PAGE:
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What is the word for things that take lots of time to prepare (or charge) and then you are able to use them for a short time until you have to prepare (or charge) them again?

For example, Drones take 2 hours to charge batteries and you can use them for only 15 minutes.

Is there a word describing this?

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  • The time it takes to turn a sortie around is called the recycle time. After it has been turned around, it is available. Its flight time is called its endurance Most gadgets with long turnarounds and short endurance spend a lot of time just sitting there being available. There isn't any engineering term that is the ratio of those two numbers.
    – Phil Sweet
    Commented May 17, 2016 at 16:45
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    Cooking food takes hours, but eating the cooked food takes minutes. :)
    – NVZ
    Commented May 18, 2016 at 15:37
  • Something that has a poor cost benefit ratio. Inefficient? Unsatisfying? Disappointing?
    – JonLarby
    Commented May 18, 2016 at 22:34
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    Cherry blossoms, cicadas, pulled pork, fine whisky. Commented May 21, 2016 at 20:26
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    Old tools had a 'duty cycle.' The 'duty cycle' described how long a tool could be used before it overheated. Once overheated, a tool would need to cool before it could go back into use. A 25% duty cycle meant a tool can be used for 15min, but would require 45min to cool before it could be reused. A low "duty cycle" or perhaps a low "service cycle" may be used to describe the trait of the object. Commented May 27, 2016 at 14:51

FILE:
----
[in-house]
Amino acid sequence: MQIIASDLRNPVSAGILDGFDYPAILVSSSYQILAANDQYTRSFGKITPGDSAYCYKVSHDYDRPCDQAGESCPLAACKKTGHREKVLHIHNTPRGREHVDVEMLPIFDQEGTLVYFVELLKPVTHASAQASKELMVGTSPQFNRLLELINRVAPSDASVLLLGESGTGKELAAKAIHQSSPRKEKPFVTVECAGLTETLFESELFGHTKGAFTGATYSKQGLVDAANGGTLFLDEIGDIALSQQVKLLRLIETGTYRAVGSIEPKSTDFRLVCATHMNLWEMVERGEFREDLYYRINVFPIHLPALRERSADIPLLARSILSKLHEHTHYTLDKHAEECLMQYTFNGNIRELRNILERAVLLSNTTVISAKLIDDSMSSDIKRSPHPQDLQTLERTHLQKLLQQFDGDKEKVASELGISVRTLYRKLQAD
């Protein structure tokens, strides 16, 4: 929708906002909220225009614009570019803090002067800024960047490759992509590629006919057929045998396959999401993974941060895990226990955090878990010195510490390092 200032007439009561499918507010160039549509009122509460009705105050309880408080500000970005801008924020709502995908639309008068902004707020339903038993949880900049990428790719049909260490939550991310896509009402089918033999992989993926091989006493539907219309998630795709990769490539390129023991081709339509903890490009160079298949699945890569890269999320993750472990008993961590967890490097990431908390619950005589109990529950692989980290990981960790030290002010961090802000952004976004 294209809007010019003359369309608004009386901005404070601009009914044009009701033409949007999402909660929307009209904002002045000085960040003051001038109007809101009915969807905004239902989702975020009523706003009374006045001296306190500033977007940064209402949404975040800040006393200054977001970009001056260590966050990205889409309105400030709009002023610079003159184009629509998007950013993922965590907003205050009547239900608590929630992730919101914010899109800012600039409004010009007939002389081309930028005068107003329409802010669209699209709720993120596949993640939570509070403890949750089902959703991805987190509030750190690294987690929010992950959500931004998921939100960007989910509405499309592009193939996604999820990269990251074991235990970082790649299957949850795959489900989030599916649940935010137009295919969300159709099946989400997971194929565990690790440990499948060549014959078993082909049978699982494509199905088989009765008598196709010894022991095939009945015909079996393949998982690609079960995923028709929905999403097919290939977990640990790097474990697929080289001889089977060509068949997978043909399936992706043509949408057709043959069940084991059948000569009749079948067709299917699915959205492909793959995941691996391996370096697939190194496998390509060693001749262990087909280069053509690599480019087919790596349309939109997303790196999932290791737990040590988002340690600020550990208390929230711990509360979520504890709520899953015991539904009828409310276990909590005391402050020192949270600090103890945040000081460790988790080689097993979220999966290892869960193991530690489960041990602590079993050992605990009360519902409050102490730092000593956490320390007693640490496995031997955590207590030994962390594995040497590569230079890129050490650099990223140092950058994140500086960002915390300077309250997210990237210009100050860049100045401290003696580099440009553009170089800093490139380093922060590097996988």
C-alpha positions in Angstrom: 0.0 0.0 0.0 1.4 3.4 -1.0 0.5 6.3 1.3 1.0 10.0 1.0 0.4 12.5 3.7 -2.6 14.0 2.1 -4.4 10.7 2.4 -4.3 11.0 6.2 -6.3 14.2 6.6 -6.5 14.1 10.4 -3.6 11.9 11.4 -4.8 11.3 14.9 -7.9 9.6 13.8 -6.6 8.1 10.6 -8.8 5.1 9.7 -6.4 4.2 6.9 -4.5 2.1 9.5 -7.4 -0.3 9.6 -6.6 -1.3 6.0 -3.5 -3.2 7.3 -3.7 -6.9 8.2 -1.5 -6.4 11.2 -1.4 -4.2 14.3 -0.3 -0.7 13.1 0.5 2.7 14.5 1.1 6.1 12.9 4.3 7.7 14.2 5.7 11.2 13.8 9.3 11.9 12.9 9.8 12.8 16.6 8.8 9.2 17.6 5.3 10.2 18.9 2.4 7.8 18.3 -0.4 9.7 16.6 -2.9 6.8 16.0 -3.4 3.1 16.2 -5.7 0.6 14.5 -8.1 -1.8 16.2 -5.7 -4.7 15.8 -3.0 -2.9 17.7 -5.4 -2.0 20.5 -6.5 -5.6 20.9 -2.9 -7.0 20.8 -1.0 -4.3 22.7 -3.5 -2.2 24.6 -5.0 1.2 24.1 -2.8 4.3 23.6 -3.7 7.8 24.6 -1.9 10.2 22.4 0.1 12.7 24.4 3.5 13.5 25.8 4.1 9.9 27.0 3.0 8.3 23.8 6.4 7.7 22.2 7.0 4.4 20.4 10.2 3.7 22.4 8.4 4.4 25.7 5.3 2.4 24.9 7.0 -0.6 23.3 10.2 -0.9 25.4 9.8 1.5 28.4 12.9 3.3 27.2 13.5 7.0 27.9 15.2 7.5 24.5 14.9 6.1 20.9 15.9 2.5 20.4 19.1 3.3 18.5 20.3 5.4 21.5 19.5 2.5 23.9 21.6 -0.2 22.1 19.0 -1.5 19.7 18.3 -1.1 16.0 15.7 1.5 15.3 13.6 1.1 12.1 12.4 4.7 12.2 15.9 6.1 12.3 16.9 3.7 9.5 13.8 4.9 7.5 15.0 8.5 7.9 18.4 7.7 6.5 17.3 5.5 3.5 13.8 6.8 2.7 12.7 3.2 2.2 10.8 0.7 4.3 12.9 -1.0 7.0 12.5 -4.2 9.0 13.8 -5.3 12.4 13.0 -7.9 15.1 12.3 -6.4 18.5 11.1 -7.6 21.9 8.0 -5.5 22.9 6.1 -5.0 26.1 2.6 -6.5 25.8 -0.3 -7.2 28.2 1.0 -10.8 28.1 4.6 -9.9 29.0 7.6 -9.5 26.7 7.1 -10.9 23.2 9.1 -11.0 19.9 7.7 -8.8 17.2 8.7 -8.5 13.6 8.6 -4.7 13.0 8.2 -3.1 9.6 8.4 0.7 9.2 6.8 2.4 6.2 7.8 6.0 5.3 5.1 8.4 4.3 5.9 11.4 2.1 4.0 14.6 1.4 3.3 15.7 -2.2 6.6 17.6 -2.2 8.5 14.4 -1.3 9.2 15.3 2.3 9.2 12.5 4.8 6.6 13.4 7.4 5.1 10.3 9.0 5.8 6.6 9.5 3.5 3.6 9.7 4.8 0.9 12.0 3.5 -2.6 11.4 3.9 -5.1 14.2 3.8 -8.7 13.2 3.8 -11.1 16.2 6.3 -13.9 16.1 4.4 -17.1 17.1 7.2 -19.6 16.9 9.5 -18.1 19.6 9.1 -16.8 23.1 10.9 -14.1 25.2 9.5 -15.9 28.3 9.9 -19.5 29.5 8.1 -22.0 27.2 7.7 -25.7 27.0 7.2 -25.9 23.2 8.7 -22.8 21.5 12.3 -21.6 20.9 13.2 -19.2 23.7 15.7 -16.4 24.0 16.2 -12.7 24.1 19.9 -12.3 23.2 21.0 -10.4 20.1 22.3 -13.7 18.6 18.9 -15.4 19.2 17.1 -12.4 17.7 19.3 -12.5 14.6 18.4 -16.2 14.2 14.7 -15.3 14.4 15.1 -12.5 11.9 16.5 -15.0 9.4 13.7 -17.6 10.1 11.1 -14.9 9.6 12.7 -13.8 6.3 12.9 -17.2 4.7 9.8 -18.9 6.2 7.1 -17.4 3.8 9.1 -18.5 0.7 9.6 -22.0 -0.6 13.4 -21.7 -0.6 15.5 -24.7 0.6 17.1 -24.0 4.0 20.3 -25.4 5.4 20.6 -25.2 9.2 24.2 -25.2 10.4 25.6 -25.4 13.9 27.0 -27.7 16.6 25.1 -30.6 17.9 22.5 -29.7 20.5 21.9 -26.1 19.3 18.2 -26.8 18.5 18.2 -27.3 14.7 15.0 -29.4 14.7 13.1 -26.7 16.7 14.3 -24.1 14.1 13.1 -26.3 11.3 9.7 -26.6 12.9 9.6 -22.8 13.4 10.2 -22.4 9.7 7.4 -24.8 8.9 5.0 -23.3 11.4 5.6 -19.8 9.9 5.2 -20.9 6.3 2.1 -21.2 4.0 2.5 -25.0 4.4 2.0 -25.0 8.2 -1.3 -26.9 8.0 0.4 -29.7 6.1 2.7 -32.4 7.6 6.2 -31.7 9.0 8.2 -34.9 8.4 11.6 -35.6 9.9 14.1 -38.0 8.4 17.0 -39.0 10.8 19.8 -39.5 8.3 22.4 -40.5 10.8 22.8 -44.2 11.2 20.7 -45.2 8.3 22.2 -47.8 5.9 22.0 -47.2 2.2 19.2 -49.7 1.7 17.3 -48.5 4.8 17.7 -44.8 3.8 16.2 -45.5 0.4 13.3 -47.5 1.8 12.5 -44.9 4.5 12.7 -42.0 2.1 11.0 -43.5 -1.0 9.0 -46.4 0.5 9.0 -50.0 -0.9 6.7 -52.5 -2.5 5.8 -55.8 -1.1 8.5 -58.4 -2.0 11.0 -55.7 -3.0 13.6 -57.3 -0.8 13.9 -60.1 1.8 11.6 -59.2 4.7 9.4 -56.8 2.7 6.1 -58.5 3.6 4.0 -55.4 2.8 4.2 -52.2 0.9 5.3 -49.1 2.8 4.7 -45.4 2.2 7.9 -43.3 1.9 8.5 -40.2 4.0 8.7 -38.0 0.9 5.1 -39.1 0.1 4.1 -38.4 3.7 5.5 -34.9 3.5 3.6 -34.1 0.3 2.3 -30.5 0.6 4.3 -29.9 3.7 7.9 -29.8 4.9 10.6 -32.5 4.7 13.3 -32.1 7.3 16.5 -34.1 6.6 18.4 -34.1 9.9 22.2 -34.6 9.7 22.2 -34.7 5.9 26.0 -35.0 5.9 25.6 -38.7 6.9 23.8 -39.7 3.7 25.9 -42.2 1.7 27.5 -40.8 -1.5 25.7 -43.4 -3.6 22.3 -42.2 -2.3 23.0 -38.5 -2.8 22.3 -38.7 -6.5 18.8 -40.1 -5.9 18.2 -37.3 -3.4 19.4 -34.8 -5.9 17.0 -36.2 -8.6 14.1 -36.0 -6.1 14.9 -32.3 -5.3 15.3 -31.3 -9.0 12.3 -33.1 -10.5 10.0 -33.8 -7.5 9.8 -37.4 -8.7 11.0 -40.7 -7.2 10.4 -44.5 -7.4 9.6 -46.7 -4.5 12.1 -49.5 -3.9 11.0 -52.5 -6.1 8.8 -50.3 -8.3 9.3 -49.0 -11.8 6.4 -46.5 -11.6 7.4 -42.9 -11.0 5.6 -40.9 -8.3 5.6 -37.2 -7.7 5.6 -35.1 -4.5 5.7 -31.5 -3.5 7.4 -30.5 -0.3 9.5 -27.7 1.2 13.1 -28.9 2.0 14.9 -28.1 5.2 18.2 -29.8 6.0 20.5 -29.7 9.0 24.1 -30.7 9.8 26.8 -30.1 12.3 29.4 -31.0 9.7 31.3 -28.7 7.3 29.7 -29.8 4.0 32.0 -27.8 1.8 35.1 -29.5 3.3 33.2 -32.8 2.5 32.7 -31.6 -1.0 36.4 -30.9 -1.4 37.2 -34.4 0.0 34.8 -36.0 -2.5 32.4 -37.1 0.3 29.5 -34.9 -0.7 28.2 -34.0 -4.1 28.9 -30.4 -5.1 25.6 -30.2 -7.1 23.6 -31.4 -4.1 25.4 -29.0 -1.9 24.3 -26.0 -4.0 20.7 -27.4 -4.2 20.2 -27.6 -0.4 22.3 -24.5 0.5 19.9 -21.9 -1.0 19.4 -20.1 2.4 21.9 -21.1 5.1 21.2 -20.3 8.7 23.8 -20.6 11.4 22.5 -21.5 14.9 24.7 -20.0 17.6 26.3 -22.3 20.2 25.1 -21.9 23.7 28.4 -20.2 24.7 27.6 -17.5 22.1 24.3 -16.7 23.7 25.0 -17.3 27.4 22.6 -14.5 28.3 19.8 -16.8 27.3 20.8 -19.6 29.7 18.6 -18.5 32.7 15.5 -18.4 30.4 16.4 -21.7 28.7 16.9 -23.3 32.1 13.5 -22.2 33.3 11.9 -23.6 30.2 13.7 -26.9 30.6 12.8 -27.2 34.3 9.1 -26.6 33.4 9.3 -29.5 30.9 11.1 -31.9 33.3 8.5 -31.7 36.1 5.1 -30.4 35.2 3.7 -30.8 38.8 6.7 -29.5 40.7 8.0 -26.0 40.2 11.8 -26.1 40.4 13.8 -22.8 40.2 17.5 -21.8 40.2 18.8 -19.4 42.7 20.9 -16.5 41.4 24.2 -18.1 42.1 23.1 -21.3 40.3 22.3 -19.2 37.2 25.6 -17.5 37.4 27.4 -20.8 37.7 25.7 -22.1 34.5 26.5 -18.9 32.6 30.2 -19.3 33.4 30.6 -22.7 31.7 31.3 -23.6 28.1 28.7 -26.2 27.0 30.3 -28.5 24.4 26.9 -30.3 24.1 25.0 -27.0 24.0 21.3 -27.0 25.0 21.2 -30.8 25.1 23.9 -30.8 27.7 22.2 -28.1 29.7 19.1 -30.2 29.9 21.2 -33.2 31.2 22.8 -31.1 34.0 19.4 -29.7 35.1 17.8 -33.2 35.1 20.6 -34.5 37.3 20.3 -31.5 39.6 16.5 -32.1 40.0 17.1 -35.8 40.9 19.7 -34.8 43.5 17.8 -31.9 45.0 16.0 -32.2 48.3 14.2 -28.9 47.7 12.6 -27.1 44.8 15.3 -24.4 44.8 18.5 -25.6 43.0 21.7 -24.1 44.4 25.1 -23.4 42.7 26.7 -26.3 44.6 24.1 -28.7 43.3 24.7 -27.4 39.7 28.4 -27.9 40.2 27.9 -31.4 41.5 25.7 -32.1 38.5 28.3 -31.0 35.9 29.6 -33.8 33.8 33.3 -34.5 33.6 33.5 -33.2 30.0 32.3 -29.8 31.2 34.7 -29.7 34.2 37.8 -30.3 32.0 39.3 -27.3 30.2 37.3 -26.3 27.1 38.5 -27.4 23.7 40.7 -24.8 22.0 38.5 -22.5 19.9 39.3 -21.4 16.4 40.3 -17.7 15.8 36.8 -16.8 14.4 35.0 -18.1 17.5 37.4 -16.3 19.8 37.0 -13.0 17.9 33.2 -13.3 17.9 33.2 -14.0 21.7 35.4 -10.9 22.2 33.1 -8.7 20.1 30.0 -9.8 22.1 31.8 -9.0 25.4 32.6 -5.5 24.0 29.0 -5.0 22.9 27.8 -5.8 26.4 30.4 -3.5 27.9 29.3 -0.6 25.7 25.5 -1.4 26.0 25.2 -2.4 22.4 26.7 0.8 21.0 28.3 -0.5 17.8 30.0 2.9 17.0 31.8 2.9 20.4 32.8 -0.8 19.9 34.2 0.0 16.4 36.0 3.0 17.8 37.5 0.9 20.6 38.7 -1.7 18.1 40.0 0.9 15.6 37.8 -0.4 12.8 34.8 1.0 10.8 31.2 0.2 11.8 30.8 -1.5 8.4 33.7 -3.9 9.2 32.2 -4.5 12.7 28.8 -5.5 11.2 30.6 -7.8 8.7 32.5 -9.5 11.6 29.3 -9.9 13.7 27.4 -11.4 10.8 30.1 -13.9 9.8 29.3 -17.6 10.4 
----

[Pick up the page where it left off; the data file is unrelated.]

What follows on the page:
4 Answers 4

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"High-maintenance", depending on how strict you are about what constitutes a single word, signals the amount of work you're going to have to put in.

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I believe the most direct answer to Mihai is: no, there is no generally accepted single-word term for what you describe (though it would be useful).

As a native American English speaker, I find the comment from Agriculturist to be the closest and best alternative. I believe "low duty cycle" would be pretty well understood by an audience that was too non-technical.

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I think a good choice of word here would be ephemeral, as it usually implies something valued that is fleeting, though you may also want to qualify a particular attribute that is short-lived.

e.g. "Halley's Comet is a beautiful if not ephemeral sight."

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    I don't think this fits the description/example
    – 0xFEE1DEAD
    Commented Nov 29, 2016 at 17:38
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I'd keep it simple and describe the "return on investment" as it relates to time spent in preparation compared to period of operation.

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